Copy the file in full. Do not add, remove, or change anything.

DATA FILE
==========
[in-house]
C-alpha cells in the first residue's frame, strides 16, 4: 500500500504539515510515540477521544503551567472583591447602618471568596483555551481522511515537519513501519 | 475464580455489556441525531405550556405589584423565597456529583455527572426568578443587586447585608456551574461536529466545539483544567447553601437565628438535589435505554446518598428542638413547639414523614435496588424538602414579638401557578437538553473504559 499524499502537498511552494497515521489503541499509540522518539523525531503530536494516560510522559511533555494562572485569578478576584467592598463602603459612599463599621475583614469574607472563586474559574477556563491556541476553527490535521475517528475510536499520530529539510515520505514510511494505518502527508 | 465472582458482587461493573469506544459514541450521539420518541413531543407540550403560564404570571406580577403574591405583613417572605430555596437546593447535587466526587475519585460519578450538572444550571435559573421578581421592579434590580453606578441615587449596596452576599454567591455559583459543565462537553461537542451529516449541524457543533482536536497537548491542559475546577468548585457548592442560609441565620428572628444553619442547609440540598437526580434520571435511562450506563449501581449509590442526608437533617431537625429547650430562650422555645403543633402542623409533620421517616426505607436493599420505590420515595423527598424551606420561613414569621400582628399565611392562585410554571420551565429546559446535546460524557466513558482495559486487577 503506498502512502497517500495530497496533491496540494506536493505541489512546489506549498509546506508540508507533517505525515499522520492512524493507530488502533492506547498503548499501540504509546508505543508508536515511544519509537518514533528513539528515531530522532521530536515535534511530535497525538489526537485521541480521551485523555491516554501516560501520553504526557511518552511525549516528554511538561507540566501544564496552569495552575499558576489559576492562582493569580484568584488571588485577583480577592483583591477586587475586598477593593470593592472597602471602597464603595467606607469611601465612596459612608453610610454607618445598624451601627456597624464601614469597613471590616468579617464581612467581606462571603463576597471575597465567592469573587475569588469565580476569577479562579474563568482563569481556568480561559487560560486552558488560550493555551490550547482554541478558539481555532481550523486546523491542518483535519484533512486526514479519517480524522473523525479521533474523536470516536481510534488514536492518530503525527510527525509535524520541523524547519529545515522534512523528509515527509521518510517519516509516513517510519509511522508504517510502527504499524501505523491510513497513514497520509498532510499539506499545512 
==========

[in-house]
C-alpha cells in the first residue's frame, strides 16, 4: 500500500504539515510515540477521544503551567472583591447602618471568596483555551481522511515537519513501519 | 475464580455489556441525531405550556405589584423565597456529583455527572426568578443587586447585608456551574461536529466545539483544567447553601437565628438535589435505554446518598428542638413547639414523614435496588424538602414579638401557578437538553473504559 499524499502537498511552494497515521489503541499509540522518539523525531503530536494516560510522559511533555494562572485569578478576584467592598463602603459612599463599621475583614469574607472563586474559574477556563491556541476553527490535521475517528475510536499520530529539510515520505514510511494505518502527508 | 465472582458482587461493573469506544459514541450521539420518541413531543407540550403560564404570571406580577403574591405583613417572605430555596437546593447535587466526587475519585460519578450538572444550571435559573421578581421592579434590580453606578441615587449596596452576599454567591455559583459543565462537553461537542451529516449541524457543533482536536497537548491542559475546577468548585457548592442560609441565620428572628444553619442547609440540598437526580434520571435511562450506563449501581449509590442526608437533617431537625429547650430562650422555645403543633402542623409533620421517616426505607436493599420505590420515595423527598424551606420561613414569621400582628399565611392562585410554571420551565429546559446535546460524557466513558482495559486487577 503506498502512502497517500495530497496533491496540494506536493505541489512546489506549498509546506508540508507533517505525515499522520492512524493507530488502533492506547498503548499501540504509546508505543508508536515511544519509537518514533528513539528515531530522532521530536515535534511530535497525538489526537485521541480521551485523555491516554501516560501520553504526557511518552511525549516528554511538561507540566501544564496552569495552575499558576489559576492562582493569580484568584488571588485577583480577592483583591477586587475586598477593593470593592472597602471602597464603595467606607469611601465612596459612608453610610454607618445598624451601627456597624464601614469597613471590616468579617464581612467581606462571603463576597471575597465567592469573587475569588469565580476569577479562579474563568482563569481556568480561559487560560486552558488560550493555551490550547482554541478558539481555532481550523486546523491542518483535519484533512486526514479519517480524522473523525479521533474523536470516536481510534488514536492518530503525527510527525509535524520541523524547519529545515522534512523528509515527509521518510517519516509516513517510519509511522508504517510502527504499524501505523491510513497513514497520509498532510499539506499545512 